We were happy to spend half a day in paradise

In the afternoon we met Alex, a 19 year old guy traveling through Peru all on his own. A few days before he had bought a live guinea pig, as he wanted to try this Peruvian specialty. He had been looking for people to share it with and we were willing to pitch in. The former owner had told him exactly how to kill, skin, gut and prepare the animal, but we were still happy for the two Gauchos that Alex was staying with, who helped us with everything and knew exactly what they were doing.

Bastian holding on to Carnal

Luckily we were able to use the kitchen of our hostal after the regular dinner was served. We seasoned and fried the guinea pig and had it with rice and yucca as our second dinner. To me it wasn’t tasting like much and it had way to many bones for the little amount of meat that was on it. It was definitely a very interesting experience, but I wouldn’t order another guinea pig in a restaurant. Nevertheless, it added another nickname to the canyon – “Cuy Canyon”, which is Spanish for guinea pig.

Bastian and Alex preparing the guinea pig
We shared four servings of this Peruvian specialty

The next morning we had to get up before sunrise once again. For the next two and a half hours we climbed back up to Cabanaconde. Along the way we could have hopped on one of the “live taxis”, that take supplies down into the canyon and come back up with an empty saddle, but all of us made it without additional help. By the end we were still happy to get some breakfast, which we had been waiting for since 4:30 a.m.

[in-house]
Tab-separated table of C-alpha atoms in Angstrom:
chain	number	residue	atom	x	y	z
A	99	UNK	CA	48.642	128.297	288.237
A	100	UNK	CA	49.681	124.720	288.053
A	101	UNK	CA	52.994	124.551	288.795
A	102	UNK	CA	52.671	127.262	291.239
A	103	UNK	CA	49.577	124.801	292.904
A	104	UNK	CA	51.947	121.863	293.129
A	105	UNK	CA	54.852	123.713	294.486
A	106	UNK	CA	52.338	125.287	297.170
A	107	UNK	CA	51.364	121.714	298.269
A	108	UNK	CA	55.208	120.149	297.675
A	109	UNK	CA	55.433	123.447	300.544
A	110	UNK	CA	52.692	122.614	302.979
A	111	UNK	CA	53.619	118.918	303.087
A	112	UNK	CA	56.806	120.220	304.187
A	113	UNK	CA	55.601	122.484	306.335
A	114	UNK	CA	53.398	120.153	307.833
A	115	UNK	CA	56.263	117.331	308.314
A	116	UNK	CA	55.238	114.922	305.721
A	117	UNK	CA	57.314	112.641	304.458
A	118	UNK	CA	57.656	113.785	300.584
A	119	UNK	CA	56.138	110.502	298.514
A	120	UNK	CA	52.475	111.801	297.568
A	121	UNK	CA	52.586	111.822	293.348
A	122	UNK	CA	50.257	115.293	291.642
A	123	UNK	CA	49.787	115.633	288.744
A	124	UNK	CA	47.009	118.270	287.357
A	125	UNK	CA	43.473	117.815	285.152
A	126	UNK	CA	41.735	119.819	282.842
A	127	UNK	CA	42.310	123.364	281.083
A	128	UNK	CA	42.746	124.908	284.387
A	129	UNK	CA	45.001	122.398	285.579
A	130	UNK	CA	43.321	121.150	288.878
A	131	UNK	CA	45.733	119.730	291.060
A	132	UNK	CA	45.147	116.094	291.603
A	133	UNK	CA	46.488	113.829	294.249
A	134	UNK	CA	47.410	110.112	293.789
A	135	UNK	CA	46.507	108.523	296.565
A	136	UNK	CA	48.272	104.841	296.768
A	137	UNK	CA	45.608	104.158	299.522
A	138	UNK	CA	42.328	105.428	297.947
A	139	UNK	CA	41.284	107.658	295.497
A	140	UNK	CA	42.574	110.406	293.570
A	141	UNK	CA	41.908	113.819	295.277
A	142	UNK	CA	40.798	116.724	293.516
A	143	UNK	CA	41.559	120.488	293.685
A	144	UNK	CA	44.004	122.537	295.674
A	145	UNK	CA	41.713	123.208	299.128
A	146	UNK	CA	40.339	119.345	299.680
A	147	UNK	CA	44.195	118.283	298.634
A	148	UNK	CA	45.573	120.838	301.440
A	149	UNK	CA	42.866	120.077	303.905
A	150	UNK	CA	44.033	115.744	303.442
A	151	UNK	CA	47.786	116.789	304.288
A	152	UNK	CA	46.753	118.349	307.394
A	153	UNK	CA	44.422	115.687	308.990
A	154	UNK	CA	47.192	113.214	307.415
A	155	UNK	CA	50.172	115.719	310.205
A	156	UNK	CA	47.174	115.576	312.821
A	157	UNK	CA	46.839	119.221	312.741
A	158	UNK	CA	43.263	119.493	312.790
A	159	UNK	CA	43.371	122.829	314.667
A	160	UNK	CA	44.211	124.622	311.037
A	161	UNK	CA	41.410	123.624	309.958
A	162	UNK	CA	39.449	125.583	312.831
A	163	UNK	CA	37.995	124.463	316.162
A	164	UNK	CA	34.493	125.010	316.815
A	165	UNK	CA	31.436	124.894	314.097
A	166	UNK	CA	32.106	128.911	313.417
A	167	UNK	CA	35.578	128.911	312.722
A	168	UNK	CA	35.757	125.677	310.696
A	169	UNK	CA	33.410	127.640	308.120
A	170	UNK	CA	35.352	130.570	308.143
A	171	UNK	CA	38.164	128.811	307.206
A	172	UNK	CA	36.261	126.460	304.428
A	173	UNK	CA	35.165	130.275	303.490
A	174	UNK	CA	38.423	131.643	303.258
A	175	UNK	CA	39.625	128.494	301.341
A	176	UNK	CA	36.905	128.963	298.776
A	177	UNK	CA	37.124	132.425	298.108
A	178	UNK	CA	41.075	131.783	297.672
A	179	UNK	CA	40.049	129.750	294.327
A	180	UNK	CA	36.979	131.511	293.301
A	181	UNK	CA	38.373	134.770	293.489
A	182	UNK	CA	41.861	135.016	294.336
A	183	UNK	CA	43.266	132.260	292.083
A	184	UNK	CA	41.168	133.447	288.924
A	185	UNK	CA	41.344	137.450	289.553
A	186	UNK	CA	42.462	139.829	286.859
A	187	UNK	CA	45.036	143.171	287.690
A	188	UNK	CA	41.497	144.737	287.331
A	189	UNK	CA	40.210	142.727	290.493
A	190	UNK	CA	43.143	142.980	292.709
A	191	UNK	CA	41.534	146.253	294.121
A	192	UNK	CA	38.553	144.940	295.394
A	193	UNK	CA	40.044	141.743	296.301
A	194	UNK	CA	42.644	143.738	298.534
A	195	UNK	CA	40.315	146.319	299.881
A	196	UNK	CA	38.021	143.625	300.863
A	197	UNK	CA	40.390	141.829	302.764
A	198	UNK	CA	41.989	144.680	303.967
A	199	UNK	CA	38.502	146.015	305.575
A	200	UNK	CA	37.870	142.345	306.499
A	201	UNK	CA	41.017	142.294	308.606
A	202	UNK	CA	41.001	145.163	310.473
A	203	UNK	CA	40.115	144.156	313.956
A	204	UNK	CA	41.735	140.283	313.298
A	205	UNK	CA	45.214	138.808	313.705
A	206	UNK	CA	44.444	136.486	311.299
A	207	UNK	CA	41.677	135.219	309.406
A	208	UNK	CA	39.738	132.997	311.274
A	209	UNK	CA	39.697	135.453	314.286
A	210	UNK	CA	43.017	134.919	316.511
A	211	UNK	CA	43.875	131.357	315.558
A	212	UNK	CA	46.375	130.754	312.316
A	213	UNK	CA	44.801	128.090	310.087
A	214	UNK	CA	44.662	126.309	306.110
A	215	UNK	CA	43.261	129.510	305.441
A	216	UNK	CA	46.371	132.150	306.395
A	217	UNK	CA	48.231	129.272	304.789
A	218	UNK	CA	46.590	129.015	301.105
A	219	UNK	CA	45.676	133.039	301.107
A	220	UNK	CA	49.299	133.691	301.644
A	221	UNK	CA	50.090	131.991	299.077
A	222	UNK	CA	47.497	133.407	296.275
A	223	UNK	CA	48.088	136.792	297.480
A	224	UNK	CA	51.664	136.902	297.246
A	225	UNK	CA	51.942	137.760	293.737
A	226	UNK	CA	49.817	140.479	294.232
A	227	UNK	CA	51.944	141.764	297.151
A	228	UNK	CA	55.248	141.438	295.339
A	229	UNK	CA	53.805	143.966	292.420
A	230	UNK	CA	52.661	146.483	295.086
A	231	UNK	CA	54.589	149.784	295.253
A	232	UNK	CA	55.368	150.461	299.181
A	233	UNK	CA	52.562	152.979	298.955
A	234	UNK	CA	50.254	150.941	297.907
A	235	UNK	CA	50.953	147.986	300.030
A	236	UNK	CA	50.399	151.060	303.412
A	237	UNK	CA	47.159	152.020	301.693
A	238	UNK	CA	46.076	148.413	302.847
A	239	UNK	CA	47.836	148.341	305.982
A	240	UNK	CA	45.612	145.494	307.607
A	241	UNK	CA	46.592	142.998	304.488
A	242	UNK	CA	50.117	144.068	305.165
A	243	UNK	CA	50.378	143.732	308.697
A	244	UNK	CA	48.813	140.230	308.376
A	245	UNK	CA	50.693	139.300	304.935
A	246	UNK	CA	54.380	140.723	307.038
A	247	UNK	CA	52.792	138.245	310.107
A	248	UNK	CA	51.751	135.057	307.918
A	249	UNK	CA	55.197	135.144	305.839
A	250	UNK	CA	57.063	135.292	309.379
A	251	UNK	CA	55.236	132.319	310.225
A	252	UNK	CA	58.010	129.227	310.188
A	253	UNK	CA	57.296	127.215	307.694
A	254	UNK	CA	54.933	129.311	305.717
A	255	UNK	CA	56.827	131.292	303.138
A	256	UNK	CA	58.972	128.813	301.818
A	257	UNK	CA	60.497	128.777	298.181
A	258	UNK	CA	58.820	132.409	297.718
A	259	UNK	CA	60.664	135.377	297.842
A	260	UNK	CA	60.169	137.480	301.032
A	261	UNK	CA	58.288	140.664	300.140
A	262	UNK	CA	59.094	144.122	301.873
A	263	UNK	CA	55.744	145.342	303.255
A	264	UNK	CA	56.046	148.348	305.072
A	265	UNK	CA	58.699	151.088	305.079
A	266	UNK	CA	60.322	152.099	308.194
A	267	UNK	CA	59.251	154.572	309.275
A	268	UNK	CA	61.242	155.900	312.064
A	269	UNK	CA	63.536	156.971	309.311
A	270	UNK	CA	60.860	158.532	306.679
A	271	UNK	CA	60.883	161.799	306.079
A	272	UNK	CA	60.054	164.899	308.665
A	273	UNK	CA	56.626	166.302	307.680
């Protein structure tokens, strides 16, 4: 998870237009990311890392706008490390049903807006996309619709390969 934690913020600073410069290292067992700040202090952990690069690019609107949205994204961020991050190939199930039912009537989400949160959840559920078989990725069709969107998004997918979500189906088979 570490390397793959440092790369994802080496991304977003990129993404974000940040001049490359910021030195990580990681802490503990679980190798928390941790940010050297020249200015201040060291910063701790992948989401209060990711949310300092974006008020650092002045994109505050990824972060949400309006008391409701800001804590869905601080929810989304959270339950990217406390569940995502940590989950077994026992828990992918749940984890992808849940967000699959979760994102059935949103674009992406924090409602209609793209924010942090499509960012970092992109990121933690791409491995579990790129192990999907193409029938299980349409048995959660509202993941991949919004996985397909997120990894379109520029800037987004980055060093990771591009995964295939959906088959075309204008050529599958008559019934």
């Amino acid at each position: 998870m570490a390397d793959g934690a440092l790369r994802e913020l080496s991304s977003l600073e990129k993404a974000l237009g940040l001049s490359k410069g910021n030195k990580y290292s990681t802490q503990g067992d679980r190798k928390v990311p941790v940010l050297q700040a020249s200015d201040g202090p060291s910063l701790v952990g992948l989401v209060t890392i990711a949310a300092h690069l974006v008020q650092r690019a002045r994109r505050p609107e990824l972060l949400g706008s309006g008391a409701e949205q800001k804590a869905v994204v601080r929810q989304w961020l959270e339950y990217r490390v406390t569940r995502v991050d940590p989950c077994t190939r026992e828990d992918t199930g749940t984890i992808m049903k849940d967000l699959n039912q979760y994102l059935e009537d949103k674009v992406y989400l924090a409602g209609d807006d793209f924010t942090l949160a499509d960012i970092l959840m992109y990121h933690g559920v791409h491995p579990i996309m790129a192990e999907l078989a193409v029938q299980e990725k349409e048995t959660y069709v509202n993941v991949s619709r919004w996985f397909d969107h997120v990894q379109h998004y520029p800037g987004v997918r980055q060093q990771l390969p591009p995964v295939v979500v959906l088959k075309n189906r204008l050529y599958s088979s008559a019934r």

No one of our group needed a ride with the horse taxis
We reached the rim as the sun emerged from behind the canyon walls

On our way back to Arequipa we stopped for a view of the “Colca Valley”, which is upstream from the canyon and much wider. Afterwards we visited the hot springs right by the riverside to relax our muscles for a bit. Together with another stop at 4900m, the highest point along our route, and one more for some llama-selfies, this day was also pretty action-filled and all in all we were quite happy with the value of this trip. 

The “Colca Valley” is much wider than the “Colca Canyon”